Bicycle helmets and accidental asphyxia in childhood

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Bicycle helmets and accidental asphyxia in childhood

Postby Aushiker » Mon Jan 03, 2011 3:30 pm


The following letter to the editor written by Roger W Byard, Professor of Pathology, Allan Cala, Forensic Pathologist, Donald Ritchey, Forensic Pathologist and Noel Woodford, Head of Forensic Pathology Services has been published in The Medical Journal of Australia January 3, 2011 issue.

We would like to report the deaths of three young children in Australia as a result of hanging from bicycle helmets. Our aim is to draw attention to this rare but entirely preventable cause of childhood death.

Helmets are required to be worn when bicycles are ridden, and have been the subject of mandatory standards since 1989.1 A number of accidental deaths have, however, been reported in the United States, Scandinavia and Canada as a result of young children becoming suspended by their bicycle helmets while playing on playground equipment. This has led to a series of warnings about not allowing children to wear helmets in playgrounds.2,3

The National Coroners Information System (NCIS)4 is an electronic database containing information on coronial cases from all Australian states and territories since 2001. We undertook a review of the NCIS for all deaths of children in Australia that were associated with bicycle helmets from 2001 to 2009. Three cases of deaths due to hanging were identified; these involved a 2-year-old boy who was suspended by his helmet strap between a bunk bed and a wall (in 2003), a 3-year-old boy who was suspended by his helmet strap when he tried to climb out of a home window (in 2007), and a 5-year-old boy who was suspended from an overhead clothesline while jumping on a trampoline (in 2009).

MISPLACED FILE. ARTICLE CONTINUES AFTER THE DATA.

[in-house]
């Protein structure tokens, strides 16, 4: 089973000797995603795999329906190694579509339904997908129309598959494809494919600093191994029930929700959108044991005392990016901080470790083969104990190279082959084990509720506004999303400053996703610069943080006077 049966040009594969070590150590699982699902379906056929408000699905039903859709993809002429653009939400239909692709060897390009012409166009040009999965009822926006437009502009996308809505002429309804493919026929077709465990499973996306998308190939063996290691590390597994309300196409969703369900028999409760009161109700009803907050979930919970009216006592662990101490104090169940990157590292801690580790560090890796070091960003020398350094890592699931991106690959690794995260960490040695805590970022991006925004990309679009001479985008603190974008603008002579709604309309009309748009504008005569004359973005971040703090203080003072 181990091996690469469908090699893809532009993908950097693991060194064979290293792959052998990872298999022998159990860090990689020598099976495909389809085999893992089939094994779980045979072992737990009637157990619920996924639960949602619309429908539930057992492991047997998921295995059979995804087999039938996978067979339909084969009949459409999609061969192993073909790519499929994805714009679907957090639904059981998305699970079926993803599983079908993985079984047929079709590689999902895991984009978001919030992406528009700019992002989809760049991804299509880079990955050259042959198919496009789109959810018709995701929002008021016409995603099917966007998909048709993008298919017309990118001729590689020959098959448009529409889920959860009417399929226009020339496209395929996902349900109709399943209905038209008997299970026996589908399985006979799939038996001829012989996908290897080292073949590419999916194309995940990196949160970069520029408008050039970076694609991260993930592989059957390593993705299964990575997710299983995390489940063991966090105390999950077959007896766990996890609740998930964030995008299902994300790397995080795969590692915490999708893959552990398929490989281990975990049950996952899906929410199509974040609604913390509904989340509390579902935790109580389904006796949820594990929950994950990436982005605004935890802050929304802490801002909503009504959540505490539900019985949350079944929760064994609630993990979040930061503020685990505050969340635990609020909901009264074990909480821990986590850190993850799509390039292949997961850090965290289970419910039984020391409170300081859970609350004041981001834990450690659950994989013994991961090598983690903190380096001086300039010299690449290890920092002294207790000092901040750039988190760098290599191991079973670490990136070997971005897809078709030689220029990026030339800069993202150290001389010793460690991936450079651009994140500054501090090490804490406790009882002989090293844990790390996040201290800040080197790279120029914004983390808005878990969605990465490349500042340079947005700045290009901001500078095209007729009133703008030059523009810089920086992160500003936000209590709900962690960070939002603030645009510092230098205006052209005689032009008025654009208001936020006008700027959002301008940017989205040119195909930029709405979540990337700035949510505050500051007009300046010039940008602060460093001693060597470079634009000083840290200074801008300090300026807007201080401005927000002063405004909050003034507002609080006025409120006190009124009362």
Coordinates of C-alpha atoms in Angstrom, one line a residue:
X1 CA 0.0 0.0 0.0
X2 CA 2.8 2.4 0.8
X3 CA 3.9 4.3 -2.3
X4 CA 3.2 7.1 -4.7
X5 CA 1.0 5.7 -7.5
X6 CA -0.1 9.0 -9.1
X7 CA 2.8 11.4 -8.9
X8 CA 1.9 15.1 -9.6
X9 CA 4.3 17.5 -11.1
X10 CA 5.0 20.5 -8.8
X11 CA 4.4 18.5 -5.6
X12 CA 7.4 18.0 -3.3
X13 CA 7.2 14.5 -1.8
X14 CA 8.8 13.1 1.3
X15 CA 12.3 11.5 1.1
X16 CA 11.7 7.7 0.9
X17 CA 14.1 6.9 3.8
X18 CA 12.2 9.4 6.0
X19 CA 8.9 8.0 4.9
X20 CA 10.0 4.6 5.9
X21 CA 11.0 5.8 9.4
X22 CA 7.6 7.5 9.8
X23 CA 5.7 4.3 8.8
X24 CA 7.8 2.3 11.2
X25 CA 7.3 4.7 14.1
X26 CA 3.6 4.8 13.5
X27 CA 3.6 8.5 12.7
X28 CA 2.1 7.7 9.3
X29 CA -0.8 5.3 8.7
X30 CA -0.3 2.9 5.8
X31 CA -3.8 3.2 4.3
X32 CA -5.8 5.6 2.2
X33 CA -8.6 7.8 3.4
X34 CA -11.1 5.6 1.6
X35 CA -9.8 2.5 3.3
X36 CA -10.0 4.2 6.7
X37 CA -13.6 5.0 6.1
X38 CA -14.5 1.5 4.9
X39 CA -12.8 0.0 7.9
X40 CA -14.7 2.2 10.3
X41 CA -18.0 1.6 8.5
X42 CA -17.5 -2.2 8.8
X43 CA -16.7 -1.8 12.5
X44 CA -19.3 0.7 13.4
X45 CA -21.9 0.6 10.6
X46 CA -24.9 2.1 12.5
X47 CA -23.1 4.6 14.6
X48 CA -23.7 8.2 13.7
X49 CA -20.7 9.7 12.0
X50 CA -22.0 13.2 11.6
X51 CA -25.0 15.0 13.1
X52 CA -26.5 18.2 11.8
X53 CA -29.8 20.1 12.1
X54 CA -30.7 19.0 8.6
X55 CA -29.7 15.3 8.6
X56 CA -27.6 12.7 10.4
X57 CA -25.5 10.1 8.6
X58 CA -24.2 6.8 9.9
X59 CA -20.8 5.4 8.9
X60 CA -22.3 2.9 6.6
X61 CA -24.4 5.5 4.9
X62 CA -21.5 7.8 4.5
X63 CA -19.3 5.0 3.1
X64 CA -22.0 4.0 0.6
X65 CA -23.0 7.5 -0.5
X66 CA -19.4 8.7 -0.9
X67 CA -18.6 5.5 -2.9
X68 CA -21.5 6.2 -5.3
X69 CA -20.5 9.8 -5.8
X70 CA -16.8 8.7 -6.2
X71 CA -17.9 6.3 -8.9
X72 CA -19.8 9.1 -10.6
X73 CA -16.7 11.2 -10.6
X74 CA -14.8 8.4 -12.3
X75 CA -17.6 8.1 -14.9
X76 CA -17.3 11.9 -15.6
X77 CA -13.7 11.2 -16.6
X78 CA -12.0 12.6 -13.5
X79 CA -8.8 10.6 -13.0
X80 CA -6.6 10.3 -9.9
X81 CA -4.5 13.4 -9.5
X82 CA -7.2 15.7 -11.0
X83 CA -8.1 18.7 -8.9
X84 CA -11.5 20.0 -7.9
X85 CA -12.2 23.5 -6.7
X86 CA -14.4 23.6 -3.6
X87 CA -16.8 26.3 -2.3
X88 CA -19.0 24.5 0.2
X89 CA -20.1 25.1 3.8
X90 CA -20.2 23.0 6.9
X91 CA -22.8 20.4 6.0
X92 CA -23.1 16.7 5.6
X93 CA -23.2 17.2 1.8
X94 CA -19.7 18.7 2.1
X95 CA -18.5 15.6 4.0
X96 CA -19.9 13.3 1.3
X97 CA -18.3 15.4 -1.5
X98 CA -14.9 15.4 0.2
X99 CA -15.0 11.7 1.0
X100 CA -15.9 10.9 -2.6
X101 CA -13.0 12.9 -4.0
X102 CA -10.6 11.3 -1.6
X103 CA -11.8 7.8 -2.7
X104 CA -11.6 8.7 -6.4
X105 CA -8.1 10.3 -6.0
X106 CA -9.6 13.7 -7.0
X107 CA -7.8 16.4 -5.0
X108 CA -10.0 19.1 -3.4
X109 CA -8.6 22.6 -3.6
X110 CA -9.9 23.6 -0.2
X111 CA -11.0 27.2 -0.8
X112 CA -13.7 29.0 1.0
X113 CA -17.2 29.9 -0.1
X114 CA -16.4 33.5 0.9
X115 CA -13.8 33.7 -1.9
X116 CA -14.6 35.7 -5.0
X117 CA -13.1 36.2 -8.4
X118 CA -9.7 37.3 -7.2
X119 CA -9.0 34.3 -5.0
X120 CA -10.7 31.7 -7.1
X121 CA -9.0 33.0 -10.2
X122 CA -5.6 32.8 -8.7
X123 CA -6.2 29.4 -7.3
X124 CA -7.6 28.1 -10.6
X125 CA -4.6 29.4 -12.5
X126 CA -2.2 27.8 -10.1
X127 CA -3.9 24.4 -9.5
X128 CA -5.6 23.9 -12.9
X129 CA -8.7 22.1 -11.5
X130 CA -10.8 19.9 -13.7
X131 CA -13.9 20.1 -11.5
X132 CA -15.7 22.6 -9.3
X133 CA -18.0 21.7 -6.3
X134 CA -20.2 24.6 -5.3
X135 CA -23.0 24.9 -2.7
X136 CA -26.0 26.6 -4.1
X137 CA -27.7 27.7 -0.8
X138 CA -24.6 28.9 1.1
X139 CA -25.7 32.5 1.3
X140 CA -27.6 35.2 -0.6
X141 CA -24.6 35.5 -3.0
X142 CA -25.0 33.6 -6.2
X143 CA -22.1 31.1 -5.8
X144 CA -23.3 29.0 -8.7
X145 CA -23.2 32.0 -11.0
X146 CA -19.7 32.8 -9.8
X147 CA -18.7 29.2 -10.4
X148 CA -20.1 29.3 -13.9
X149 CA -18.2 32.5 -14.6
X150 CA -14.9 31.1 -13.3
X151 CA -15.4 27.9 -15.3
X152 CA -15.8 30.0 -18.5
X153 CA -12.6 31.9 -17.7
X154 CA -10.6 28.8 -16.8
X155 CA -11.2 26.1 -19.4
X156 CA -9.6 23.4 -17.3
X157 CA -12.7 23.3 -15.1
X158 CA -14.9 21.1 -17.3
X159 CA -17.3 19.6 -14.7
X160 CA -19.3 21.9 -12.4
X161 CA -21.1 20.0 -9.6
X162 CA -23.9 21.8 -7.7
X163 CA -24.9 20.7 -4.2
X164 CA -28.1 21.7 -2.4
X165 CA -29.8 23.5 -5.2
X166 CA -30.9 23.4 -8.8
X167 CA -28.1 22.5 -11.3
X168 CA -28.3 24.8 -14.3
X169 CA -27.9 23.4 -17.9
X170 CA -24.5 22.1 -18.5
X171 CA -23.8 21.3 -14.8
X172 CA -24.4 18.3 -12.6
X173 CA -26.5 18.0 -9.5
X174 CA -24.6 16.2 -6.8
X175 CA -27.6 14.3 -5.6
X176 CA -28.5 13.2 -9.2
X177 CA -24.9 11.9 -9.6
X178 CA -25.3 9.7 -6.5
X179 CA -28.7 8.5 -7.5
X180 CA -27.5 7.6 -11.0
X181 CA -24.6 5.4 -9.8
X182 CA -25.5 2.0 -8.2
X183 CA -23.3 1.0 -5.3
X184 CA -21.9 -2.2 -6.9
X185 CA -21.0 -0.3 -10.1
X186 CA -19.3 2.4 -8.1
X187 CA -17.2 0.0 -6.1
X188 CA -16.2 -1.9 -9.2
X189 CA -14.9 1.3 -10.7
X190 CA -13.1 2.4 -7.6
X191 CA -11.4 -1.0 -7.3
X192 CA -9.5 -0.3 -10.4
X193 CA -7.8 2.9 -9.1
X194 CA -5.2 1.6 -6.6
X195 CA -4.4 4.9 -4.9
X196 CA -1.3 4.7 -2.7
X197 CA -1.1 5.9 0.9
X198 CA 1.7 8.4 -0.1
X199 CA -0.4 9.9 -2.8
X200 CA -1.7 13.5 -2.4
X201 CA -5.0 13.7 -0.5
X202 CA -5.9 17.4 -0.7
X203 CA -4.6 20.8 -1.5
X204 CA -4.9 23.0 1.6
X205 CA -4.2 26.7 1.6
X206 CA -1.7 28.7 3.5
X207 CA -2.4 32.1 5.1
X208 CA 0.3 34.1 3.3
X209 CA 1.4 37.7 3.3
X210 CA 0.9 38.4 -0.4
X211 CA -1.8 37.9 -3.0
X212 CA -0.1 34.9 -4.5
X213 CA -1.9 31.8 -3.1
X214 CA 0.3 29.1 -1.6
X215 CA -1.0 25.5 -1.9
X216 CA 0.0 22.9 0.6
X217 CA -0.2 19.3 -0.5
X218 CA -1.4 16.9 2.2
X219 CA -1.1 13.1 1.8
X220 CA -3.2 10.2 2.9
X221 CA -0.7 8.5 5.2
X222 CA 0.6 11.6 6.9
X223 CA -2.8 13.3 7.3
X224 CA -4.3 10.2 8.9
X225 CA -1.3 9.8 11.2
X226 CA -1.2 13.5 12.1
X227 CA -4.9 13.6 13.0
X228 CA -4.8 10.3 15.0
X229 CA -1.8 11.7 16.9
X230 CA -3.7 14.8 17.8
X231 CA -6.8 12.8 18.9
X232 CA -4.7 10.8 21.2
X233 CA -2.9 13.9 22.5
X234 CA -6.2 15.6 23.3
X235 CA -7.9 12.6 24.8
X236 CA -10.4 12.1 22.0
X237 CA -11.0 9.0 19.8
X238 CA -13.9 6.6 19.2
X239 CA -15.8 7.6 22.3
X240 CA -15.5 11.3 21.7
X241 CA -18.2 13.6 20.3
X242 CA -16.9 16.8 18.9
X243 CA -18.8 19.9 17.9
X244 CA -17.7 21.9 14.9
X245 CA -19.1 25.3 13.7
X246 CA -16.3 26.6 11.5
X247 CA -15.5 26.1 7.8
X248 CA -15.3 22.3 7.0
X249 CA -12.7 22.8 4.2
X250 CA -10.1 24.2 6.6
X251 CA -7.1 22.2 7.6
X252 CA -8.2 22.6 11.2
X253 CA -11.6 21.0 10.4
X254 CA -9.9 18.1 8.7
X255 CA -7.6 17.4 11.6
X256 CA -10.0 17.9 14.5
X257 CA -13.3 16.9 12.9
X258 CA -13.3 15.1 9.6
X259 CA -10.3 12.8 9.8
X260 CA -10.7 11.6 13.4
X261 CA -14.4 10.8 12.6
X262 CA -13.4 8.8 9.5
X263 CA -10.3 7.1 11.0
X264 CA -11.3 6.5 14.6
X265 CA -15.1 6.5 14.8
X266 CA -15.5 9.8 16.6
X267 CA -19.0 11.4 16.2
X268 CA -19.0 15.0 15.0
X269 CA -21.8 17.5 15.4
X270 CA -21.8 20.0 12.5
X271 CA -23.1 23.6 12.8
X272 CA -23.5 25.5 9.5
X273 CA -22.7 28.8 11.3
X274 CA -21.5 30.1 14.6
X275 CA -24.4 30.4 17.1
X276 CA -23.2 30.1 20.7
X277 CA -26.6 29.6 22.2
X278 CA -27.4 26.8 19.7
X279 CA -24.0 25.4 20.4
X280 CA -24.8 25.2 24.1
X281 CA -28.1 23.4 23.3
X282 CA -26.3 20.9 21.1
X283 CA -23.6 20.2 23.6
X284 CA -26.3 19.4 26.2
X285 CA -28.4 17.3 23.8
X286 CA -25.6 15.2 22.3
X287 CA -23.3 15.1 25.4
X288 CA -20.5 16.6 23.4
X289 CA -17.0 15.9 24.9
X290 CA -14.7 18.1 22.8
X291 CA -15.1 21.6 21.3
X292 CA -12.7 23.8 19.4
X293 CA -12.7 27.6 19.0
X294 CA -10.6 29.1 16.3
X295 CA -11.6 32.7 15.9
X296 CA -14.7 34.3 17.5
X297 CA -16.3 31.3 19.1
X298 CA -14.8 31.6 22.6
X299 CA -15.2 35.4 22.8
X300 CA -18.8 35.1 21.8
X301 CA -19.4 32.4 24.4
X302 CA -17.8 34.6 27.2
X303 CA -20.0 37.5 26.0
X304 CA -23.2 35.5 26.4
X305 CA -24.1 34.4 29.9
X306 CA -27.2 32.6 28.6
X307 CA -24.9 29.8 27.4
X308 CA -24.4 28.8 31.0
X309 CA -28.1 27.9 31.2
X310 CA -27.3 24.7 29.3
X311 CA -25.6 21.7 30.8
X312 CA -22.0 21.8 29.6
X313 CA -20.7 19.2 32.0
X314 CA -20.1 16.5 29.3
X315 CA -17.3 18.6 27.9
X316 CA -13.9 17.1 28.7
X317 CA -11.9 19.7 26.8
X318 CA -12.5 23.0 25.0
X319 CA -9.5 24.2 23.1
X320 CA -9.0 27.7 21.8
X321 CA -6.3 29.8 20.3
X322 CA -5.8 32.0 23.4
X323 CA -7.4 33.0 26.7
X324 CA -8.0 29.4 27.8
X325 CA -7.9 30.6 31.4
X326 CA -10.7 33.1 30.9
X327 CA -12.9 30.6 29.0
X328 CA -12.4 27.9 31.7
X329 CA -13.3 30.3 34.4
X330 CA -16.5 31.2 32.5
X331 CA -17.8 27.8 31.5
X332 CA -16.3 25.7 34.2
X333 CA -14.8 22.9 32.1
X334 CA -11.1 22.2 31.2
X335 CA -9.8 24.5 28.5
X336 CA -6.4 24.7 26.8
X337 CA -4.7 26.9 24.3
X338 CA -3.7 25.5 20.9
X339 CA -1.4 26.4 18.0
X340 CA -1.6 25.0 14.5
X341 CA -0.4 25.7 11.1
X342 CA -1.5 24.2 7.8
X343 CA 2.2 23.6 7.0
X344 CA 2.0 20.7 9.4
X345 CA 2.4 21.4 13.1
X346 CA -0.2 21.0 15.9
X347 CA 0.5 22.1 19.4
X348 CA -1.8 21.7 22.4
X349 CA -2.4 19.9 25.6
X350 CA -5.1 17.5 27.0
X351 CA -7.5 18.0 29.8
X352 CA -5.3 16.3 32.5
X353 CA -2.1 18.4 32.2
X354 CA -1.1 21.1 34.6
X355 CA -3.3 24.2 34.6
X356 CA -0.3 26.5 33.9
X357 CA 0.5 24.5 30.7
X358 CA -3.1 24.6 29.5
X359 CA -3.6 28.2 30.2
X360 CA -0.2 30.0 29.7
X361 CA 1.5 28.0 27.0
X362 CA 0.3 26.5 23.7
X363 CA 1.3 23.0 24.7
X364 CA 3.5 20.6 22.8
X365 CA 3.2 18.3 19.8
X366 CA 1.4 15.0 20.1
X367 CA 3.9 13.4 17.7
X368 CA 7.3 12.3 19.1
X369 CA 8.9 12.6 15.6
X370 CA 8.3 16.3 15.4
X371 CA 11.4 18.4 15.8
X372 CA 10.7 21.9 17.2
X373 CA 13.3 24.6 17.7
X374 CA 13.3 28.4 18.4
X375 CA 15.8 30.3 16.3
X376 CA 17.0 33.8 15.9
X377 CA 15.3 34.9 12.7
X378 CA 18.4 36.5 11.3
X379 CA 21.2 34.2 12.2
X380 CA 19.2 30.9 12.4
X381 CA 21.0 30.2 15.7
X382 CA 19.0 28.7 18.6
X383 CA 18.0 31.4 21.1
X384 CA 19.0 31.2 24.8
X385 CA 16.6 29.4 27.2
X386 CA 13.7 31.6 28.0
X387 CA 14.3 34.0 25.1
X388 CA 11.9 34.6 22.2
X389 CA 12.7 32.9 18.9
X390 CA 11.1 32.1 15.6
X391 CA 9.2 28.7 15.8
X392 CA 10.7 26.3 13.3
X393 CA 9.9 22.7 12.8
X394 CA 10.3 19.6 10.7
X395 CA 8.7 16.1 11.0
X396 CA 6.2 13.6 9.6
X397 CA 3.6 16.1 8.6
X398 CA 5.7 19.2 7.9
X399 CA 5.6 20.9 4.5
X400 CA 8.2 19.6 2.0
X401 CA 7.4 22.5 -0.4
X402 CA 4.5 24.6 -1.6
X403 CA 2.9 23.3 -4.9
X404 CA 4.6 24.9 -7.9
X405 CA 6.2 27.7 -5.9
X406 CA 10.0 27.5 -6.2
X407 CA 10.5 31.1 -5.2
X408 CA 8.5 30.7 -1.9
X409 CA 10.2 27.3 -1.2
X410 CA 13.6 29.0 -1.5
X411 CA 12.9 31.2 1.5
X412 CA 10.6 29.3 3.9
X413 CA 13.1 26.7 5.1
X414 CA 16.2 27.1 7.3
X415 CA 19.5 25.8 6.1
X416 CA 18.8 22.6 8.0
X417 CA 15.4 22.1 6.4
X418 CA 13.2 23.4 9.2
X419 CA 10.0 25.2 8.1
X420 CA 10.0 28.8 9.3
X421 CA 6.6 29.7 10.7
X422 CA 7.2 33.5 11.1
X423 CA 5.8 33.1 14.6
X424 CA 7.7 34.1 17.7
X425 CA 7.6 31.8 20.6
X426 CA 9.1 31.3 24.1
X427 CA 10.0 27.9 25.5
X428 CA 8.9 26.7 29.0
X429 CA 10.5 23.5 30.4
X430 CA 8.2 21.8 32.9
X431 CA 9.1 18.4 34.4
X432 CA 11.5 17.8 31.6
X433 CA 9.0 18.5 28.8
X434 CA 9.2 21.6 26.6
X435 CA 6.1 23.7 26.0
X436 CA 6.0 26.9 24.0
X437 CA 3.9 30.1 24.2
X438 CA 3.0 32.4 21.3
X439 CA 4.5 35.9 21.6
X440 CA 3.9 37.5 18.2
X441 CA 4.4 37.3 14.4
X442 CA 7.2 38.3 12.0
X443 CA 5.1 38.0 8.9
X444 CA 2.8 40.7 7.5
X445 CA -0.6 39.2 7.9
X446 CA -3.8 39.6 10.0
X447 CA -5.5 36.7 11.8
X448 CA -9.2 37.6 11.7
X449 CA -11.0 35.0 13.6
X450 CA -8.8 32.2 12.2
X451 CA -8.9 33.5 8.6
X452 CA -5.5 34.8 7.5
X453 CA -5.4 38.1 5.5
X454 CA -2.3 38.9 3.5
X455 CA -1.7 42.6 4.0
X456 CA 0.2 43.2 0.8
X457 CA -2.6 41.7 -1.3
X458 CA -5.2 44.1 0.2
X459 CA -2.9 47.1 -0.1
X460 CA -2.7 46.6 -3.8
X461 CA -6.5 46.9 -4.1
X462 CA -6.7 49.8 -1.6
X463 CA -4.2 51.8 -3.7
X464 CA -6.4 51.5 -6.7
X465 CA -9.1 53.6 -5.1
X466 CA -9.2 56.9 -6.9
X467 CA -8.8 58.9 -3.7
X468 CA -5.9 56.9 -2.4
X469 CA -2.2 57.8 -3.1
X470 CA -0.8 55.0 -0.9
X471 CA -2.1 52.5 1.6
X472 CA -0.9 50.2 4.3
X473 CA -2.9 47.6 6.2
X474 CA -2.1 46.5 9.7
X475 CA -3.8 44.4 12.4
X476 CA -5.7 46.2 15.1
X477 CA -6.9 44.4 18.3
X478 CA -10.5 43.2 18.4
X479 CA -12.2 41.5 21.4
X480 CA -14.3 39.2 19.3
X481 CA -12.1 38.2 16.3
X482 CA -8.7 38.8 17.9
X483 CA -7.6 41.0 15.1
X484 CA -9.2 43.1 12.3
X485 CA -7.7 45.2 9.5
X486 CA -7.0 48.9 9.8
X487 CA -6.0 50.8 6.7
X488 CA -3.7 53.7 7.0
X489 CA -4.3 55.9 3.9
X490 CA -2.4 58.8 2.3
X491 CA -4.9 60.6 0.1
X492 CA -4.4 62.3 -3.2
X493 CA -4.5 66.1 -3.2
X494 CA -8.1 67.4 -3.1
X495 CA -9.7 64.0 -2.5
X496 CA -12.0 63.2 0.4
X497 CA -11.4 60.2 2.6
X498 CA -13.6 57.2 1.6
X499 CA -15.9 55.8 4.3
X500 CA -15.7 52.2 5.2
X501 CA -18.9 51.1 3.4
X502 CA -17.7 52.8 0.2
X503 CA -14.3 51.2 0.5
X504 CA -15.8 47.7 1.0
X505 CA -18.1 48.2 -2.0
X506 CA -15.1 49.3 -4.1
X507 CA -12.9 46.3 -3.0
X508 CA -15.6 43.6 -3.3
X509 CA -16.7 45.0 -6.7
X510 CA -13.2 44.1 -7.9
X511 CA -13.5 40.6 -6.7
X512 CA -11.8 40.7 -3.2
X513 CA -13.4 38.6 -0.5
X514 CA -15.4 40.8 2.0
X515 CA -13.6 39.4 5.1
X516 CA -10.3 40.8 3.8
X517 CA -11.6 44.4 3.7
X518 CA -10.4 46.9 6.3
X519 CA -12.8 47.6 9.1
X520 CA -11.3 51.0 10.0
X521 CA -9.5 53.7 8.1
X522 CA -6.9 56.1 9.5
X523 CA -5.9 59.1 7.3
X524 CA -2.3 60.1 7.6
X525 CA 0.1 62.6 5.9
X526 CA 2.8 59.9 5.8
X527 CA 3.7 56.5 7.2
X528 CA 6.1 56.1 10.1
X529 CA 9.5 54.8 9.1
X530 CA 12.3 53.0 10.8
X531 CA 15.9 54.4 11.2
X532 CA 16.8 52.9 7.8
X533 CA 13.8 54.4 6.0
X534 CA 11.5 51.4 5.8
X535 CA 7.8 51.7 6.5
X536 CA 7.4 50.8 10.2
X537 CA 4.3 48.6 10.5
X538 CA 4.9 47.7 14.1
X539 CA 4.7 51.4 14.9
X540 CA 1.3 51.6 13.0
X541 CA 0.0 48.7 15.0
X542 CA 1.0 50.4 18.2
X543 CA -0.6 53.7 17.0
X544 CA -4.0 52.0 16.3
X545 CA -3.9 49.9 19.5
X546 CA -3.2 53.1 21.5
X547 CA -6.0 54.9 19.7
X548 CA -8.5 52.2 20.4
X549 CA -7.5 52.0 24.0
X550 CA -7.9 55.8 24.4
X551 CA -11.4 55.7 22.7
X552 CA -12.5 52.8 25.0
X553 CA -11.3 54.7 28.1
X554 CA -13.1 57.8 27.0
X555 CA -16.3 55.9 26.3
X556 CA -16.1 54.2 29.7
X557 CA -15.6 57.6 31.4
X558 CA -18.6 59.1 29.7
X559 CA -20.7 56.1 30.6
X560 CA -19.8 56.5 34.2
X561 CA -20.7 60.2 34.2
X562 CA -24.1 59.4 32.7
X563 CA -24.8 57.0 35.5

These cases show that accidental hanging is still occurring among young children who wear bicycle helmets while engaging in activities other than bicycle riding. Importantly, hanging from bicycle helmets can occur in places other than playgrounds, sometimes by quite unusual mechanisms. Although such deaths are rare,5 it is important for parents and child carers to ensure that bicycle helmets are only worn by children for their intended purpose, and not during other activities.


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